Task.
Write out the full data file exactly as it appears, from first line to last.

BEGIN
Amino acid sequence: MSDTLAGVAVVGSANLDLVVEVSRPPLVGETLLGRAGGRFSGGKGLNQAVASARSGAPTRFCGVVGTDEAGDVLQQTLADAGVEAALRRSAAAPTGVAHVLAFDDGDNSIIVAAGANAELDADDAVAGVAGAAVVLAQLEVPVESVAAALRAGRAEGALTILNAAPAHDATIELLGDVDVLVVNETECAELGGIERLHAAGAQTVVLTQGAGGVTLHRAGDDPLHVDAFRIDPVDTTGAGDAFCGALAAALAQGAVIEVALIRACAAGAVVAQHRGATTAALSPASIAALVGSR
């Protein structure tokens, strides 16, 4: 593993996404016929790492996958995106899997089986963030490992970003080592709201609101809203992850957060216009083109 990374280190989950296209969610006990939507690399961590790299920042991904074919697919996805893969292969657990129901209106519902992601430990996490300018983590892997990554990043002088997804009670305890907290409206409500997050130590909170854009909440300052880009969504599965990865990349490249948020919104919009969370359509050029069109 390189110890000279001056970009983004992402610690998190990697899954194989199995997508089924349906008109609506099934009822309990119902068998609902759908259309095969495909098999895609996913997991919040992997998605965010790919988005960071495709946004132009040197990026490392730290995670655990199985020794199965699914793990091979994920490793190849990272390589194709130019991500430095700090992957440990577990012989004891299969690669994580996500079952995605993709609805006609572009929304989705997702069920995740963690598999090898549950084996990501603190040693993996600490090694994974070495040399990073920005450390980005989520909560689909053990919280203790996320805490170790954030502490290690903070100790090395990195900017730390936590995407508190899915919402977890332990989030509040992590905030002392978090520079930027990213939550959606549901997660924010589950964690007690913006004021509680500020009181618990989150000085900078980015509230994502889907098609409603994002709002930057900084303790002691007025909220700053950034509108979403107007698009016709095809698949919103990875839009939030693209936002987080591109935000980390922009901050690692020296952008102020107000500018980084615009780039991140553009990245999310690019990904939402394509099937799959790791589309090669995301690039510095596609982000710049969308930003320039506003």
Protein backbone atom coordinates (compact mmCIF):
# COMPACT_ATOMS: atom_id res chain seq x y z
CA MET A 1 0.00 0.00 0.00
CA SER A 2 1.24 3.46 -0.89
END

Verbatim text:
Amino acid sequence: MSDTLAGVAVVGSANLDLVVEVSRPPLVGETLLGRAGGRFSGGKGLNQAVASARSGAPTRFCGVVGTDEAGDVLQQTLADAGVEAALRRSAAAPTGVAHVLAFDDGDNSIIVAAGANAELDADDAVAGVAGAAVVLAQLEVPVESVAAALRAGRAEGALTILNAAPAHDATIELLGDVDVLVVNETECAELGGIERLHAAGAQTVVLTQGAGGVTLHRAGDDPLHVDAFRIDPVDTTGAGDAFCGALAAALAQGAVIEVALIRACAAGAVVAQHRGATTAALSPASIAALVGSR
């Protein structure tokens, strides 16, 4: 593993996404016929790492996958995106899997089986963030490992970003080592709201609101809203992850957060216009083109 990374280190989950296209969610006990939507690399961590790299920042991904074919697919996805893969292969657990129901209106519902992601430990996490300018983590892997990554990043002088997804009670305890907290409206409500997050130590909170854009909440300052880009969504599965990865990349490249948020919104919009969370359509050029069109 390189110890000279001056970009983004992402610690998190990697899954194989199995997508089924349906008109609506099934009822309990119902068998609902759908259309095969495909098999895609996913997991919040992997998605965010790919988005960071495709946004132009040197990026490392730290995670655990199985020794199965699914793990091979994920490793190849990272390589194709130019991500430095700090992957440990577990012989004891299969690669994580996500079952995605993709609805006609572009929304989705997702069920995740963690598999090898549950084996990501603190040693993996600490090694994974070495040399990073920005450390980005989520909560689909053990919280203790996320805490170790954030502490290690903070100790090395990195900017730390936590995407508190899915919402977890332990989030509040992590905030002392978090520079930027990213939550959606549901997660924010589950964690007690913006004021509680500020009181618990989150000085900078980015509230994502889907098609409603994002709002930057900084303790002691007025909220700053950034509108979403107007698009016709095809698949919103990875839009939030693209936002987080591109935000980390922009901050690692020296952008102020107000500018980084615009780039991140553009990245999310690019990904939402394509099937799959790791589309090669995301690039510095596609982000710049969308930003320039506003």
Protein backbone atom coordinates (compact mmCIF):
# COMPACT_ATOMS: atom_id res chain seq x y z
CA MET A 1 0.00 0.00 0.00
CA SER A 2 1.24 3.46 -0.89